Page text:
by Alan Jordan
Tendinopathy is a condition very frequently seen in any physiotherapy clinic. It is not exclusive to the active individuals but it is also common in people leading a sedentary lifestyle. The cause of tendon injuries tends to be multifactorial with both internal and external factors playing a part. Many tendons can be affected around shoulder, elbow, wrist, hip, knee & ankle joints.
In the recent couple of decades, the demand on sporting activities has increased, with competitive sports requiring more intense performances from athletes. More frequent intense training with external factors such as equipment not being adequately fitted to the individual puts the individual at a higher risk of tendinopathy.
What is a Tendinopathy?
A few years ago “tendinitis” was the term used most commonly to describe pathology of a painful tendon. Studies analyzing the cellular composition at the site of ailment revealed that although there is degeneration of tendons, there seems to be no inflammatory components. Therefore the term “tendinoathy” has been proposed for the clinical diagnosis of pain accompanied by impaired performance, and sometimes swelling in the tendon. Studies have suggested that inflammation may play a role in the initial stage of the injury but a degenerative process supersedes this, which leads to chronicity.
Progression of injury
Four stages form the classification of tendinopaties
- pain after sports activity
- pain at the beginning of sports activity which disappears with warm-up and sometimes reappearing with fatigue
- pain at rest and during activity
- rupture of tendon
When there is a repetitive mechanical strain that exceeds the capacity of the tendon, there is progressive damage to the structure of the tendon. The protein collagen is what tendons are mainly composed of. In tendinpathy, the alignment of this protein is disrupted. The type of collagen is also different, with abnormal amounts of a type of collagen associated with wound healing. There is cell death and a formation of a microvascular network.
Treatment and Management
There is passive versus active treatment and also conservative versus operative treatment. One does not necessarily exclude the other, but it is more of a question of understanding the stages of the injury and assessing the best possible treatment at that particular stage.
The acute phase is between 0 and 6 weeks; subacute phase between 6 and 12 weeks and if symptoms persist of progressively worsen then we consider the condition to be chronic. Clinical examination is the best way of examining the injury as there is poor correlation between diagnostic radiological examinations and symptoms. Ultrasound imaging is cheap, interactive and offers detail of the composition of the tendon examined. Imaging is useful for confirming the diagnosis in case of doubt, but it is not recommended for monitoring the success of treatment.
Conventional treatment such as rest or modified activity, cold, stretching, pain relieving physiotherapy modalities are initially employed in the acute phase, mainly to keep pain under control. Use of non-steroidal anti-inflammatory drugs may be also used to control acute pain, but as inflammation is not the major component to this type of injury, their use is not affective in the long term. Their use during the acute phase may lead to a sense of false improvement with the possibility of further damage if the offending activity is pursued.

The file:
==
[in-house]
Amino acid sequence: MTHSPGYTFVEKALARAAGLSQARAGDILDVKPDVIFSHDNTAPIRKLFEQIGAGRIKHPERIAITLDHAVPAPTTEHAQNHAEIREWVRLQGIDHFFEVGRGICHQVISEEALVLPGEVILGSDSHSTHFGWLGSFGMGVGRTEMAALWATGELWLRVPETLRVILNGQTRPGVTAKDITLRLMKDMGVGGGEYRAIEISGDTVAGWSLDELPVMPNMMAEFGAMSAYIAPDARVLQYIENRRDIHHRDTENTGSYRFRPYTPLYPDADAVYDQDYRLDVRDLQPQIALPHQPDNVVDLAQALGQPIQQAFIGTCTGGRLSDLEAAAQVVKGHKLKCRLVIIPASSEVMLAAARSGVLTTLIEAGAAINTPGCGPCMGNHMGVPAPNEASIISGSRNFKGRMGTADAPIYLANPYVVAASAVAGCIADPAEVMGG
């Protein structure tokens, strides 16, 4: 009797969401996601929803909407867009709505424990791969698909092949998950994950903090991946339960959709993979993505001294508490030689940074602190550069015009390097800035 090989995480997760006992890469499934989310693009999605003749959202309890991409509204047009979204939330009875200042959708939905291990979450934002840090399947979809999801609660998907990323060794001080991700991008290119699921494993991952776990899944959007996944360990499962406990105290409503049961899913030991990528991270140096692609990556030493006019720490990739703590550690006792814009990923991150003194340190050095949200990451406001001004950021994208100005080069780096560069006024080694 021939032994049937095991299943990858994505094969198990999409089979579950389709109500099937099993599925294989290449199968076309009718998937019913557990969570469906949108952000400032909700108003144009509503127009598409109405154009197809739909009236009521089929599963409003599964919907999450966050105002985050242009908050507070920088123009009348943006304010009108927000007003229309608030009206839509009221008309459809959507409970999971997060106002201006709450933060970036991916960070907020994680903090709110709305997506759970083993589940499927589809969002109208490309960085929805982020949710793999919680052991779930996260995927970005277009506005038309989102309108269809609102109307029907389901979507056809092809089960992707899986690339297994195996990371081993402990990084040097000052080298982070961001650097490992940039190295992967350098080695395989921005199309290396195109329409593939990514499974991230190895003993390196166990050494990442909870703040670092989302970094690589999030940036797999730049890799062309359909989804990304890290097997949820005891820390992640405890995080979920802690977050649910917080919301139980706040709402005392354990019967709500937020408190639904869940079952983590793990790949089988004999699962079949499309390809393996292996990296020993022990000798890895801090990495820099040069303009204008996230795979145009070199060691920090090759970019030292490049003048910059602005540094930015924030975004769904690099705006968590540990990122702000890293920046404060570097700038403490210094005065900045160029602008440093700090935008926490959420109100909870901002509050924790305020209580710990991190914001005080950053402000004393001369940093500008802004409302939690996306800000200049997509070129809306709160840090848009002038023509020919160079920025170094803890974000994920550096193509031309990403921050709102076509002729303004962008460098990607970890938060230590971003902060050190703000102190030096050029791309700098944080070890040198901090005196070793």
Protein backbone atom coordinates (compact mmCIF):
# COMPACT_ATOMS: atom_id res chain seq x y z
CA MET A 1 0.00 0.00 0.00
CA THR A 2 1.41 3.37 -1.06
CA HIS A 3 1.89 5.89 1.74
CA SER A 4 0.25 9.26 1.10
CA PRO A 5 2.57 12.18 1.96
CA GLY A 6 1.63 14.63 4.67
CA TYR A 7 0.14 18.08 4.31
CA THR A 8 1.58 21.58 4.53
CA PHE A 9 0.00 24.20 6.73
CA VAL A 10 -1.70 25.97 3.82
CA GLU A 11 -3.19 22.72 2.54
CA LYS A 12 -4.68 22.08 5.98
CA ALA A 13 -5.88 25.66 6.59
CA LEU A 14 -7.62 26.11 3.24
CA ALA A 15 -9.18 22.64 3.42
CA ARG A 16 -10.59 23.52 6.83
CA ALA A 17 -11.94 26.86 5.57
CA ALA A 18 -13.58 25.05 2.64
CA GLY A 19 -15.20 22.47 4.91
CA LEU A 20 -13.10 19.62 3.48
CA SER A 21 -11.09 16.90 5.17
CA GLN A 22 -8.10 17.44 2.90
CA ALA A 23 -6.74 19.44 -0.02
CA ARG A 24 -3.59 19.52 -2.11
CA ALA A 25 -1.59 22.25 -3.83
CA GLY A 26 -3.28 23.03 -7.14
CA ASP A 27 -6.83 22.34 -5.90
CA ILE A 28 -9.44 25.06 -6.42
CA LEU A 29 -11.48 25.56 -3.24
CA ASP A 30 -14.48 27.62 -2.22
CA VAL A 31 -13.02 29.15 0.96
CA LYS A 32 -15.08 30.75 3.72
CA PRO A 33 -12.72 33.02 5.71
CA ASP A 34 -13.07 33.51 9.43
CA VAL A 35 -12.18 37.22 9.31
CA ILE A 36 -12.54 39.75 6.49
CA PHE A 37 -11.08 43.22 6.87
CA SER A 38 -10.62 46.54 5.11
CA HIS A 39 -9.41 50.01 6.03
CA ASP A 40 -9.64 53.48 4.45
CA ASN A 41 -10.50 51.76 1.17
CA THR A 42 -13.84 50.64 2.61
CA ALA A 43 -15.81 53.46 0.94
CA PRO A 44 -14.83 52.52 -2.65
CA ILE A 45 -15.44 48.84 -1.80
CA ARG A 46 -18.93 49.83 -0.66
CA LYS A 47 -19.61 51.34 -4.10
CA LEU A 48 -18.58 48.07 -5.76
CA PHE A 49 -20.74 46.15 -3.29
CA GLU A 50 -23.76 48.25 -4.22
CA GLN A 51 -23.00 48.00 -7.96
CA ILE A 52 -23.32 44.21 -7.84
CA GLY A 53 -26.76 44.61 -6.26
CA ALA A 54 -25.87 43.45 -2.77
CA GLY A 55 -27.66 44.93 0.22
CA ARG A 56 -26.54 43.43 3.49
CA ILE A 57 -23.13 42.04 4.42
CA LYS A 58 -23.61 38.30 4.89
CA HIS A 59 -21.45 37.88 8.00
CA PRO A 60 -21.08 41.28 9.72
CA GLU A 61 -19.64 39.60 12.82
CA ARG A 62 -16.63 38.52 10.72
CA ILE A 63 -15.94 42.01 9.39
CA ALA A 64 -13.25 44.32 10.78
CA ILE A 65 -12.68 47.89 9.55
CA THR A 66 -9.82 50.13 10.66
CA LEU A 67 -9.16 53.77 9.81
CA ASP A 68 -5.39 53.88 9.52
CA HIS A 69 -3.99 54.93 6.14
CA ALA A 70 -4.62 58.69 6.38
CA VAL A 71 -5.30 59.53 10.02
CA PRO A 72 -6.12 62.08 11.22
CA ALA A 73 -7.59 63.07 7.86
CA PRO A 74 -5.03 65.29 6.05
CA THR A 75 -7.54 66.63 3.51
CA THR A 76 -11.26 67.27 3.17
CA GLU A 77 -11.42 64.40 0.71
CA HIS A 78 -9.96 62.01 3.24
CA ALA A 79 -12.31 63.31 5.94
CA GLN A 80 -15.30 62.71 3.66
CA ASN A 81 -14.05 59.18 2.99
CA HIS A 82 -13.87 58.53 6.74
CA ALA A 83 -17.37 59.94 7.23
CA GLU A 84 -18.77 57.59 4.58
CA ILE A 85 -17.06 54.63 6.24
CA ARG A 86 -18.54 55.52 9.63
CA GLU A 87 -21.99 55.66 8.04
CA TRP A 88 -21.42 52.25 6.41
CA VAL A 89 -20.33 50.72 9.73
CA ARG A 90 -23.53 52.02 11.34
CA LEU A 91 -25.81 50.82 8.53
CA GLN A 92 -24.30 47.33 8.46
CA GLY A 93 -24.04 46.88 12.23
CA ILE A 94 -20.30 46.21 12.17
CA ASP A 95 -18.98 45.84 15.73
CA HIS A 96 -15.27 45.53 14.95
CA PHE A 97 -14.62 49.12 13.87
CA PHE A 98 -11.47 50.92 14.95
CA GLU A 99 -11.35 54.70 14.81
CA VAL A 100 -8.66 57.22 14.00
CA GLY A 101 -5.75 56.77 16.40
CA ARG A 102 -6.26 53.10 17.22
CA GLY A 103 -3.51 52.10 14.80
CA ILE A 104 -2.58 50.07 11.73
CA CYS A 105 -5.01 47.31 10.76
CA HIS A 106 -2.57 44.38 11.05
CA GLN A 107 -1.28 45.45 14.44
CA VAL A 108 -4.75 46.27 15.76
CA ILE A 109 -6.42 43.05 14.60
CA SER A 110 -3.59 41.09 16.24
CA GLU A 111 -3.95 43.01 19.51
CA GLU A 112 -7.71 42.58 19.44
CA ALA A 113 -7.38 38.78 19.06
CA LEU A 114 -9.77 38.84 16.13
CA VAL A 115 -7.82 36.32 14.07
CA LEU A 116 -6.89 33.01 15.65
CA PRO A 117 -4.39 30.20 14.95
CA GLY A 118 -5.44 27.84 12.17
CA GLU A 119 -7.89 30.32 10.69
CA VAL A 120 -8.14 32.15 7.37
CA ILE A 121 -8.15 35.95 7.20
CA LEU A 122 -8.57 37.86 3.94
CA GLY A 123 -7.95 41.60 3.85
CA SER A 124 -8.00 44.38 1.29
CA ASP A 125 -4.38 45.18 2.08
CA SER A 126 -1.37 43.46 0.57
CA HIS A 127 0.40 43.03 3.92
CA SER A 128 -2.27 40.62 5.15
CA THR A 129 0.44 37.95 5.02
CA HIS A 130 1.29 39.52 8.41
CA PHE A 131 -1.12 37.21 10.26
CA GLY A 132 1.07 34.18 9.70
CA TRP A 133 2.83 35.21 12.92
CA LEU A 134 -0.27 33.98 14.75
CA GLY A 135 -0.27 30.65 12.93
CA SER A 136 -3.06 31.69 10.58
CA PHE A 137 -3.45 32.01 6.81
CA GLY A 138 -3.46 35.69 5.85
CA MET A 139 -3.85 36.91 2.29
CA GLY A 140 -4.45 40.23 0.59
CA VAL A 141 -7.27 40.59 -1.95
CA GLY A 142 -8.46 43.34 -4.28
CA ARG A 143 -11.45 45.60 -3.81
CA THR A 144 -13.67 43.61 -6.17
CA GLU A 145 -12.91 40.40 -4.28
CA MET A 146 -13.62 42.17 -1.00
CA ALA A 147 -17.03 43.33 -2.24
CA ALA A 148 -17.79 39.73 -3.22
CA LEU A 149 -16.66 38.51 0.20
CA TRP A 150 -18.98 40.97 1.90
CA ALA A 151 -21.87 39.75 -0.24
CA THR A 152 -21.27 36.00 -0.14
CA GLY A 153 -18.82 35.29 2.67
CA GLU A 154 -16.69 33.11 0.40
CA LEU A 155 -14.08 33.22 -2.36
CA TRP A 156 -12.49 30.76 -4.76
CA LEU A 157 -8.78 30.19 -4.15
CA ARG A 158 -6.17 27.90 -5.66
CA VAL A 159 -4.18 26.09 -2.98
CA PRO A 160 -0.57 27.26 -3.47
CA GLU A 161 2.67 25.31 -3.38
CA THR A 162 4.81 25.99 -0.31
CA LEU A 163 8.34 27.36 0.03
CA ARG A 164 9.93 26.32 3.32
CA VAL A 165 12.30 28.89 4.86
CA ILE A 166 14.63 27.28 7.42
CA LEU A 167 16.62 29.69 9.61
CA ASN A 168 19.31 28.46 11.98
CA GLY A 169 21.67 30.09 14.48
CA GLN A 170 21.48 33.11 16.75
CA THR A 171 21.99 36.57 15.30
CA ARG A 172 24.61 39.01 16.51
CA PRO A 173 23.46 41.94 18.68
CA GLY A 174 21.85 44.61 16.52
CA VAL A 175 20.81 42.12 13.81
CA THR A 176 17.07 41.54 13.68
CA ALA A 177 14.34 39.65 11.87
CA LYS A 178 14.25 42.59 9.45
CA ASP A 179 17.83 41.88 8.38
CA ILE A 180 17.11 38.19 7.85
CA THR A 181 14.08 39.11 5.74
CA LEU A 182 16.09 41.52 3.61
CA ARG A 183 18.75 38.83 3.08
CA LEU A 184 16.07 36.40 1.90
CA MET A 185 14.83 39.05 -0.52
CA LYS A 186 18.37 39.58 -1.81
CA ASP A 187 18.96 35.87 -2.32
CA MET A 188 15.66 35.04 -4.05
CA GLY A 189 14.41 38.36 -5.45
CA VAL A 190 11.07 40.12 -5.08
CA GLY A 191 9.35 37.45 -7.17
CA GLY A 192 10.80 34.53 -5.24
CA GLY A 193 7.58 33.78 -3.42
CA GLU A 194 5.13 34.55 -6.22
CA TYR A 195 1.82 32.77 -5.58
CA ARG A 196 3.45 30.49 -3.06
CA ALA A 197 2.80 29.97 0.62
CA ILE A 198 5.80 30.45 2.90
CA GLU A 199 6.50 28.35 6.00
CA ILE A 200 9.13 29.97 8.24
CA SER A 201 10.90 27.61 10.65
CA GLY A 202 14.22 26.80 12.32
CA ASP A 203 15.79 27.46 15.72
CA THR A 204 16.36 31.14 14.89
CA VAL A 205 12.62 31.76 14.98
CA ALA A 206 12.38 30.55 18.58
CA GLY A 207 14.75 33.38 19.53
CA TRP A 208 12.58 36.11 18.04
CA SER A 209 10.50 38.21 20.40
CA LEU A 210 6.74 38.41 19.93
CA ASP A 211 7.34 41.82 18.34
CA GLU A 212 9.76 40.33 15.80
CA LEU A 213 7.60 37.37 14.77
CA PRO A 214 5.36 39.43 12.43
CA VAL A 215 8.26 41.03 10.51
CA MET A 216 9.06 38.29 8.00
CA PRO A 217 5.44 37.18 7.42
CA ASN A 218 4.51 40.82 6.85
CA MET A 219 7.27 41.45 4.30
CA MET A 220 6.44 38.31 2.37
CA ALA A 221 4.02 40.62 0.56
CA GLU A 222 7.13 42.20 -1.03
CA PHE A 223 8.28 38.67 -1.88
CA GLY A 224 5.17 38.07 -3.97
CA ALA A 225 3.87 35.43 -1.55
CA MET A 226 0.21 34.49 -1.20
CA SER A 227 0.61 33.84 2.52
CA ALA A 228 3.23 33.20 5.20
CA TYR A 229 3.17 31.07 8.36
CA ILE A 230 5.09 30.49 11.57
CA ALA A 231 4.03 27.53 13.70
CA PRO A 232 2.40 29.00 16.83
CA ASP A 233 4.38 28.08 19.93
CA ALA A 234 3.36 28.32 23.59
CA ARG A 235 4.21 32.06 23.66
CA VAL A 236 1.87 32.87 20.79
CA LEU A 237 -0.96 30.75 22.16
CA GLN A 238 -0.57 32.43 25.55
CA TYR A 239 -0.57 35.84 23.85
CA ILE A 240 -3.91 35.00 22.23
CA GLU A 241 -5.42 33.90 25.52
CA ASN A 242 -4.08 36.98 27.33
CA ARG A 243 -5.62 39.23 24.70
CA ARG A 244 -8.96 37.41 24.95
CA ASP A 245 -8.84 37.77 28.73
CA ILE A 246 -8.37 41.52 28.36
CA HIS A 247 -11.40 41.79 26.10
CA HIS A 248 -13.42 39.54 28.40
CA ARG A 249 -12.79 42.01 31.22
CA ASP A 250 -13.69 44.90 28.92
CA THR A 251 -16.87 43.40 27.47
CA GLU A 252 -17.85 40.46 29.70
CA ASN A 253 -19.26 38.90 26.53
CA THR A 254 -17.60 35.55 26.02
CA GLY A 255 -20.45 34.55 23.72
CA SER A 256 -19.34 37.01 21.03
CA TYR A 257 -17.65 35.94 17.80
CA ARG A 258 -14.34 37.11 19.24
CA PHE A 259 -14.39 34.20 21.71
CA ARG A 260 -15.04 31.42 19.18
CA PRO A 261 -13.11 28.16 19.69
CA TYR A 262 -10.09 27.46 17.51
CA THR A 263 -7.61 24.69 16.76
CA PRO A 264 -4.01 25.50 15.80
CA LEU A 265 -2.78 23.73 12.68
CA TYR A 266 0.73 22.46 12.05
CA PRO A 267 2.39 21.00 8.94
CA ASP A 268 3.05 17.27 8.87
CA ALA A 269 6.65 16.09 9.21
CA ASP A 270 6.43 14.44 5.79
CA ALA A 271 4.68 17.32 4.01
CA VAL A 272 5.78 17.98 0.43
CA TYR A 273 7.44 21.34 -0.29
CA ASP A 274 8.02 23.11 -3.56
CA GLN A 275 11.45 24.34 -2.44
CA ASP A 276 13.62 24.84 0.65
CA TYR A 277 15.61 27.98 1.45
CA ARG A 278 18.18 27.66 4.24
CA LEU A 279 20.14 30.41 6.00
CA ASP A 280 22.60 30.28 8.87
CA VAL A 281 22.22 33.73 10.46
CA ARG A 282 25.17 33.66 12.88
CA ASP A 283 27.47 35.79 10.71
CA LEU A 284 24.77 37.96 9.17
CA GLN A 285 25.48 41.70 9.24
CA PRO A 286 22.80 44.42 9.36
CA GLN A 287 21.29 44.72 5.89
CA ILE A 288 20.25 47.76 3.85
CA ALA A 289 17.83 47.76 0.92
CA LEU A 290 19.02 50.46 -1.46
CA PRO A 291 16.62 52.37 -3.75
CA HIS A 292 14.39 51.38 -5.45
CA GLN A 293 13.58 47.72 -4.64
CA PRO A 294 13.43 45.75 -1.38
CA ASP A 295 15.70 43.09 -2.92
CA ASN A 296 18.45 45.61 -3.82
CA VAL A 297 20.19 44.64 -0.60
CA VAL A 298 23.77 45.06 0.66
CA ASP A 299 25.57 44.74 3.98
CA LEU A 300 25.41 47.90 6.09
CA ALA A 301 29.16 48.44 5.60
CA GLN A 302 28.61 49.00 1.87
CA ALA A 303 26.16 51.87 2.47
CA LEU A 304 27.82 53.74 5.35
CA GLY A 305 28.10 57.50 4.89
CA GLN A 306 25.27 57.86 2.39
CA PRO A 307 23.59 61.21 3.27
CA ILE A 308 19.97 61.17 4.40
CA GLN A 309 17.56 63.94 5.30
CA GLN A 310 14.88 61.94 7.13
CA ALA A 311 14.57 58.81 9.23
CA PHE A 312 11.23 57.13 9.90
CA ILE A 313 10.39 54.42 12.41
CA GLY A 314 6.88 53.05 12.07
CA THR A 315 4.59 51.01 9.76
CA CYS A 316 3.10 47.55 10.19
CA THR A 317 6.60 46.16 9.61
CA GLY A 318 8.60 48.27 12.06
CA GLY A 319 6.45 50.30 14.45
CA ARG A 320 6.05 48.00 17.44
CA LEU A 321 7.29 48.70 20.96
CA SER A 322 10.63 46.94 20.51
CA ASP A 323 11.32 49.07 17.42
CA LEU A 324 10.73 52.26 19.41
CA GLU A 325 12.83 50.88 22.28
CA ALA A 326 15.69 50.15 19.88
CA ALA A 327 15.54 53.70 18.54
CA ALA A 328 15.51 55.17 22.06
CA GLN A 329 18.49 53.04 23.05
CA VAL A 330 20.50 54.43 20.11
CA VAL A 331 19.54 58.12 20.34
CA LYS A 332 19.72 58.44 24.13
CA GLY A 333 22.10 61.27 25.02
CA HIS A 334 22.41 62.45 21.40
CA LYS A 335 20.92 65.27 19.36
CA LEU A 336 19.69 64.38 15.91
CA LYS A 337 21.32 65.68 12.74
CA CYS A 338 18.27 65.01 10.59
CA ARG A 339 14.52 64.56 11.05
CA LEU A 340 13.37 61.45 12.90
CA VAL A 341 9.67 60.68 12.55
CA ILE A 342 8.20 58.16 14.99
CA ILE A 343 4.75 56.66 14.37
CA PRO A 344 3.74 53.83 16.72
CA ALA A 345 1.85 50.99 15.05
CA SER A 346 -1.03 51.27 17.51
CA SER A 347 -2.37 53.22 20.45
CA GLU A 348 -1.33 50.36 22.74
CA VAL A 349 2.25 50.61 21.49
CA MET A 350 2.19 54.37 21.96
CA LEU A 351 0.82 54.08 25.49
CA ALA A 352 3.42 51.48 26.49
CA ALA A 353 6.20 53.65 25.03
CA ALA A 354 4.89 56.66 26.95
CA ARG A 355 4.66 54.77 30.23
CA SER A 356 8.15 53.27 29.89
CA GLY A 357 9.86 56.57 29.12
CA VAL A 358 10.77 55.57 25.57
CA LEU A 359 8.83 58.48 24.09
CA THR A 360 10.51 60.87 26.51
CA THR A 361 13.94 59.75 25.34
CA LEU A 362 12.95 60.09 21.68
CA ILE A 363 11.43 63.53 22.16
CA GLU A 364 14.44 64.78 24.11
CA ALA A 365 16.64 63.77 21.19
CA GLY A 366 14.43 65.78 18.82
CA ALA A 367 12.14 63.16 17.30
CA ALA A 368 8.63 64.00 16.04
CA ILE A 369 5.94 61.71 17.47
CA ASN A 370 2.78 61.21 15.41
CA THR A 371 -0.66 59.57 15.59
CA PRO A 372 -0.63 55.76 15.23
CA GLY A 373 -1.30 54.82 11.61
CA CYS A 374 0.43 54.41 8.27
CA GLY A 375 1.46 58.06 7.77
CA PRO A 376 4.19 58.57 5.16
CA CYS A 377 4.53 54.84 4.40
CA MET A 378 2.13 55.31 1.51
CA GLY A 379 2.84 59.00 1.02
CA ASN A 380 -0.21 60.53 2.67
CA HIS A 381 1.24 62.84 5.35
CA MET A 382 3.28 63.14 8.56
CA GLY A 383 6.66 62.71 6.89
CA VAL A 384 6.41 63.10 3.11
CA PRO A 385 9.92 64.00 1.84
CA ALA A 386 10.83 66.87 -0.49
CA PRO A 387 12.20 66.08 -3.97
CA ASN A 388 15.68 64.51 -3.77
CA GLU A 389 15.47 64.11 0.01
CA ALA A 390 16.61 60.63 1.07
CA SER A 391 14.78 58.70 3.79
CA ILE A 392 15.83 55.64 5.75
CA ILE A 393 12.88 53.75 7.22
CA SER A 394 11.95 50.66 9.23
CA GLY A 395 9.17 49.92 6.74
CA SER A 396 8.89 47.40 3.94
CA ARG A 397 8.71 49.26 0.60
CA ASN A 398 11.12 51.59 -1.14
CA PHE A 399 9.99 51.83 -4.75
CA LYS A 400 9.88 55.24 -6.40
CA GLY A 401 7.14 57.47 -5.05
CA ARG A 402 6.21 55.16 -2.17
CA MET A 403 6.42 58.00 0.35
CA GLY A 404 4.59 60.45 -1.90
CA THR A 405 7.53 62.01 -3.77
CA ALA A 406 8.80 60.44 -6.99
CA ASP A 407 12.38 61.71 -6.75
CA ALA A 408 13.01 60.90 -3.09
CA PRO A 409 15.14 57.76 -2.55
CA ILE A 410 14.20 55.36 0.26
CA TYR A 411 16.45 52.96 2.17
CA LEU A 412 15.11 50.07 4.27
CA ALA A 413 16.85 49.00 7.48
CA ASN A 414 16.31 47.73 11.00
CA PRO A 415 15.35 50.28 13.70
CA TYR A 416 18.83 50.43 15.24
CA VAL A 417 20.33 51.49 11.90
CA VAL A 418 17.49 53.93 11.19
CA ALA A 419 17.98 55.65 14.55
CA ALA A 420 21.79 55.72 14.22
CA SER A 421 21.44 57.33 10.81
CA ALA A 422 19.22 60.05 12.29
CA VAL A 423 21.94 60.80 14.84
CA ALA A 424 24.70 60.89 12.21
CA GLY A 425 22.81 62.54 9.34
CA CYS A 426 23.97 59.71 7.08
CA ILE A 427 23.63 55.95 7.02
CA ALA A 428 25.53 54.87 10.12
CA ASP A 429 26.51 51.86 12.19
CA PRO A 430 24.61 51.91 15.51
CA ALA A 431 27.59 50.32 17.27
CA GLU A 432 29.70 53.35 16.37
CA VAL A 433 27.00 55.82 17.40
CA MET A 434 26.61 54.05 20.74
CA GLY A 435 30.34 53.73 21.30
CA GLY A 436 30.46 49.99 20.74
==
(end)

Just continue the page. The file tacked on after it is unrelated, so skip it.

Passive physiotherapy modalities such as therapeutic ultrasound, deep frictions, massage and acupuncture are frequently used but there is little evidence that this type of treatment on its own is sufficient to treat tendinopathies. Their use yields a better outcome if used with eccentric loading of the muscle-tendon complex. This means actively controlling lengthening of this complex against resistance. This type of mechanical force is converted into a cellular response with helps with improving the structure and tensile strength of the tendon and alignment of the collagen fibers. This form of treatment had the best scientifically researched outcome. Rehabilitation should also incorporate sports/activity specific exercise.
Corticosteroid injections were frequently used in the past but not so much these days. Steroids are considered to inhibit repair and protein synthesis. They may be helpful to control the pain in order to start active rehabilitation such as eccentric training as soon as possible.
External supports and orthotics can be used to reduce the tension on the injured structure and allow the treatment of choice to have the ideal environment to yield the best possible outcome. Analysis of movement is very important when a certain activity has been identified as the cause of the repetitive strain. Video analysis of running, cycling and other sports-specific movement is very important to prevent continuous insult to the effected tendon and recurrence once the problem is resolved.
Other modalities such as Extra-corporeal shock wave therapy, sclerotic injection, autologous blood injection, peritnedinous injection of aprotinin and ultimately surgery, are also used if conservative treatment has failed. These relatively new therapies still require the backing of good research.
The team approach with experienced practitioners is ideal to manage tendinopathies. The right intervention at the right time is the key point in resolving this otherwise tedious condition. At Broadgate Spine & Joint clinic out doctors, physiotherapists and consultants can advise and treat depending on the stage of your injury.
For more information please contact us on 020 7638 4330